Ensco (NYSE: ESV) is an offshore drilling company headquartered in the United Kingdom, though its countries of operation vary widely as its rigs move around. The company operates as the world's second largest offshore drilling and well company with a fleet of drilling rigs used in offshore oil exploration.
However, despite its market leader position in the offshore drilling industry, Ensco has had a difficult time recently along with all other offshore drillers. The company has watched its stock price crash from almost $60 per share before the 2014 oil crash to lows of less than $8 per share in February of this year. Since then, the company's stock price has recovered but the company's stock still remains at just over $10 per share.
Current Market Conditions
Ensco's recent difficulties have stemmed from the fact that capex is cut much faster than oil prices. That is, for a company like ExxonMobil (NYSE: XOM) that produces millions of barrels of oil per day, unless prices go to $0 per barrel, the company will continue bringing in revenue. However, Ensco instead relies on drilling contracts, and in an environment of low oil prices as companies cut capex, Ensco will struggle to bring in any respectable revenue.
The following overview of current market conditions shows how fast the capex of oil majors and large integrated oil companies has been decreasing. Since a peak in 2013 when oil prices maxed out, capex has dropped from $292 billion to $149 billion in 2016, a drop of almost 50%. More importantly, the recent doubling of oil prices from less than $30 per barrel in January to roughly $50 presently will likely not have a significant impact on capex. This significant drop in capex has made contracting rigs difficult which is what has put Ensco in its present difficult position.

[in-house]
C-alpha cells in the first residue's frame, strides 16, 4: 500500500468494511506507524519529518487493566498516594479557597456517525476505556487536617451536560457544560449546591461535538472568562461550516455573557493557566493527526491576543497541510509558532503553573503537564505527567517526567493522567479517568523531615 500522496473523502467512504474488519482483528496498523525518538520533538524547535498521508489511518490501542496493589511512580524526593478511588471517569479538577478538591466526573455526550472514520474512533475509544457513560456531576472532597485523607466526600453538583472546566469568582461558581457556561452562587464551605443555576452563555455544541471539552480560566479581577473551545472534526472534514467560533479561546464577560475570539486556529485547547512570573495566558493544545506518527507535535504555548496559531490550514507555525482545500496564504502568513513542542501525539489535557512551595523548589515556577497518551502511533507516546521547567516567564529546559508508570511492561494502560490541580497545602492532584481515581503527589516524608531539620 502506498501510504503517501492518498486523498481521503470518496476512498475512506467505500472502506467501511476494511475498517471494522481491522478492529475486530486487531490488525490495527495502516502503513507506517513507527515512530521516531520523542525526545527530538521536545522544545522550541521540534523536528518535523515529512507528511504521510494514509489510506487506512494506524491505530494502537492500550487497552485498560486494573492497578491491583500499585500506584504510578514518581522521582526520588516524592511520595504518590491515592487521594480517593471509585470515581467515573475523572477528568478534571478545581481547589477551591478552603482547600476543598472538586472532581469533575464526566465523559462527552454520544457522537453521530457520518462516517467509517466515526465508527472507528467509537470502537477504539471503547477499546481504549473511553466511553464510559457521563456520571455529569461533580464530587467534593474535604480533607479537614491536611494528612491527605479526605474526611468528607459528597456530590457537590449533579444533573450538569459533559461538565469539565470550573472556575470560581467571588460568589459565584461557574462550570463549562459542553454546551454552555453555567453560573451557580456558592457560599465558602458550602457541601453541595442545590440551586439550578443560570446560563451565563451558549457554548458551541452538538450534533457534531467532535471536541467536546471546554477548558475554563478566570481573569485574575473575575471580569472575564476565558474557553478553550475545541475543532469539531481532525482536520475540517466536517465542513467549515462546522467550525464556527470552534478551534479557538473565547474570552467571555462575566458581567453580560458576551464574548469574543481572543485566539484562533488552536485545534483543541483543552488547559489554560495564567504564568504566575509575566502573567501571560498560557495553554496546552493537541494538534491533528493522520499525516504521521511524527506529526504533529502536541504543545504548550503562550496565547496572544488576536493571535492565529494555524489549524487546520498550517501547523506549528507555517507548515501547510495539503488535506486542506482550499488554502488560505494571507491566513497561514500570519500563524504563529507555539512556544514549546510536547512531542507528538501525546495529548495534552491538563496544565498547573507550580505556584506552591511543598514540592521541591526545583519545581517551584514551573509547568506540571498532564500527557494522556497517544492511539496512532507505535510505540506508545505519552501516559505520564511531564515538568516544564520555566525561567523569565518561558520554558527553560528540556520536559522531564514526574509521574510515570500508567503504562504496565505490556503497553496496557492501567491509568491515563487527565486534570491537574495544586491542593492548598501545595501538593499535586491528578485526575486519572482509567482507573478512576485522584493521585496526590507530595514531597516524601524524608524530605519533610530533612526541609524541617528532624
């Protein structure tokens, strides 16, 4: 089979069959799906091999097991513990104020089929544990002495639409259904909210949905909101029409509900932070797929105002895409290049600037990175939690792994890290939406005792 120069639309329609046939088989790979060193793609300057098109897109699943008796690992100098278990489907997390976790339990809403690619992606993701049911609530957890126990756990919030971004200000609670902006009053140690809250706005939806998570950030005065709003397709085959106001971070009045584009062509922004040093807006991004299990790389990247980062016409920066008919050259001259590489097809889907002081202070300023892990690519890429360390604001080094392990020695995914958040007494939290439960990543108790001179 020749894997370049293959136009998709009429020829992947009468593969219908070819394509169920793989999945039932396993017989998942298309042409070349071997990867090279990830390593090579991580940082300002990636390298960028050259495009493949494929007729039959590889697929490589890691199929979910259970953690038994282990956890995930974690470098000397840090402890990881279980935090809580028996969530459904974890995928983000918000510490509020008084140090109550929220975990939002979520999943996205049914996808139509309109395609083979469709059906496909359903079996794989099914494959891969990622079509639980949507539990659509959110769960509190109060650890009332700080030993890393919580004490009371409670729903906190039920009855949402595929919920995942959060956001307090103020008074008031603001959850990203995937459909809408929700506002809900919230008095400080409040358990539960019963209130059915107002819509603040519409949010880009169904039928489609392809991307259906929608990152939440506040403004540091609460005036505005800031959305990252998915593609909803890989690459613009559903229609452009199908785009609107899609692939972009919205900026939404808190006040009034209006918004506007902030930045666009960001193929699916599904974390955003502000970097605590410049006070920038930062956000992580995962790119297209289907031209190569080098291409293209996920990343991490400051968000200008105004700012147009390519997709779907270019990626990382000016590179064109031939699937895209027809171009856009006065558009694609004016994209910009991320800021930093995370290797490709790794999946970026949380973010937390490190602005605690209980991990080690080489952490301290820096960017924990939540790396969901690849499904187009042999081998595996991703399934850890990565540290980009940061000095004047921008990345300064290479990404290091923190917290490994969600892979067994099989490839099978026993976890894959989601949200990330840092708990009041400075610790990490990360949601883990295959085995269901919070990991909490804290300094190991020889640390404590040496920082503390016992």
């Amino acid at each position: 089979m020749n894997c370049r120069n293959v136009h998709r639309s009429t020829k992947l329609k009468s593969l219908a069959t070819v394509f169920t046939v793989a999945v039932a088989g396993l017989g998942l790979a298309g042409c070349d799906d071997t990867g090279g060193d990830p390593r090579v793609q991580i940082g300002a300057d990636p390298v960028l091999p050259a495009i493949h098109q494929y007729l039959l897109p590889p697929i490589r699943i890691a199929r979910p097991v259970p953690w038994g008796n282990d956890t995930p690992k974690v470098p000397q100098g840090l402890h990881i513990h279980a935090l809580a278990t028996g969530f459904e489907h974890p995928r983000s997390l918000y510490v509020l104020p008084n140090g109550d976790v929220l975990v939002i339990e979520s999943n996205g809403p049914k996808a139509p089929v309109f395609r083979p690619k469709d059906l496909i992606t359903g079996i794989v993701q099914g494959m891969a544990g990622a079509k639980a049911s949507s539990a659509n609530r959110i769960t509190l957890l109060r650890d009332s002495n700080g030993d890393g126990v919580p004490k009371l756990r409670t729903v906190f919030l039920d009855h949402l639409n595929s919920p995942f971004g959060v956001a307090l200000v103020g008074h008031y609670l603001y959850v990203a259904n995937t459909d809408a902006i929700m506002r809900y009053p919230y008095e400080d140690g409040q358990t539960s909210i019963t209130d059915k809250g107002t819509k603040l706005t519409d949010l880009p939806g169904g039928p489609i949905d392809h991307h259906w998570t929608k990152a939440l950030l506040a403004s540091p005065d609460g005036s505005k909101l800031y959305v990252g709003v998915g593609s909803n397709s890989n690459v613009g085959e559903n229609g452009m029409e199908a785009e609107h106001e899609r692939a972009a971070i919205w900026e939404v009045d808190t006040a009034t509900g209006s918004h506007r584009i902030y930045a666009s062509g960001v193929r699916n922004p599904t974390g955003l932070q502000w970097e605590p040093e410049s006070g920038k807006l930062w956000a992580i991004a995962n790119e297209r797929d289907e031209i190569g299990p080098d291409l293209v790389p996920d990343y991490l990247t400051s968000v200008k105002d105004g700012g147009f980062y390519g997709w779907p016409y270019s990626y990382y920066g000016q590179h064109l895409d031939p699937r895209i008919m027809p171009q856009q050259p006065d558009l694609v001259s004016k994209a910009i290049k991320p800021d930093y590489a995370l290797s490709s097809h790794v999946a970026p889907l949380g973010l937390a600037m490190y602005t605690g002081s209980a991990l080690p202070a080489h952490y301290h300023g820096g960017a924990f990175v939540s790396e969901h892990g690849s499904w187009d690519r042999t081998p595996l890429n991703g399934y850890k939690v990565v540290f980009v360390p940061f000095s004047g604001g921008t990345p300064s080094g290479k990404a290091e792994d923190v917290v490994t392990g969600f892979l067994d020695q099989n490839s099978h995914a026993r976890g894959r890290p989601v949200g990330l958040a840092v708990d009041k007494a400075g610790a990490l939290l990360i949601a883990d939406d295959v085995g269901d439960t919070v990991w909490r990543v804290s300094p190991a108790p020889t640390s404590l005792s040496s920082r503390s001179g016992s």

Ensco Financial Position
Right now, for Ensco and other offshore drillers, the name of the game is survival. In the event of a recovery in both capex and oil prices, Ensco will likely get a number of new contracts that will drive a strong recovery in its equity. However, until that time, as Ensco needs to fight for contracts, the name of the game is survival. As a result, Ensco's strong financial position will help it survive the current market.
Ensco Debt Markets - Ensco Investor Presentation
The following image shows the steps that Ensco has taken to improve its financial position. The company has accessed the debt markets twice since the start of the crash. Right after the crash, in 3Q 2014, the company accessed the debt markets for a $1.25 billion offering. Two quarters later, the company made another $1.10 billion offering to refinance 2016 maturities.
While this total of $2.35 billion in debt offerings has cost Ensco additional interest expenses, the company's access of these markets immediately after the start of the oil crash shows its understanding of the long-term nature of the present oil crash. At the same time, the company has increased its revolver to $2.25 billion and extended it to 2019 providing it with the option to either make an accretive acquisition or pay its expenses until a recovery in the oil market.
Lastly, the company has deferred the delivery of 2 rigs to 1Q 2017 and 1Q 2018 respectively postponing $500 million in costs. While I would like to see the company pay off the rigs immediately and attempt to find a contract for them to bring some income, the company's choice to offer to repurchase debt at a discount should further improve its long-term financial performance while decreasing interest expenses.
However, I am disappointed by the company's equity offering to boost its liquidity position. The company's equity offering increased the company's shares outstanding by 25% and provided the company with almost $0.6 billion in net proceeds. In total the company has $1.3 billion in cash and short-term equivalents. This cash can allow the company to cover its operating expenses and pay back its debt increasing its ability to survive the present oil downturn.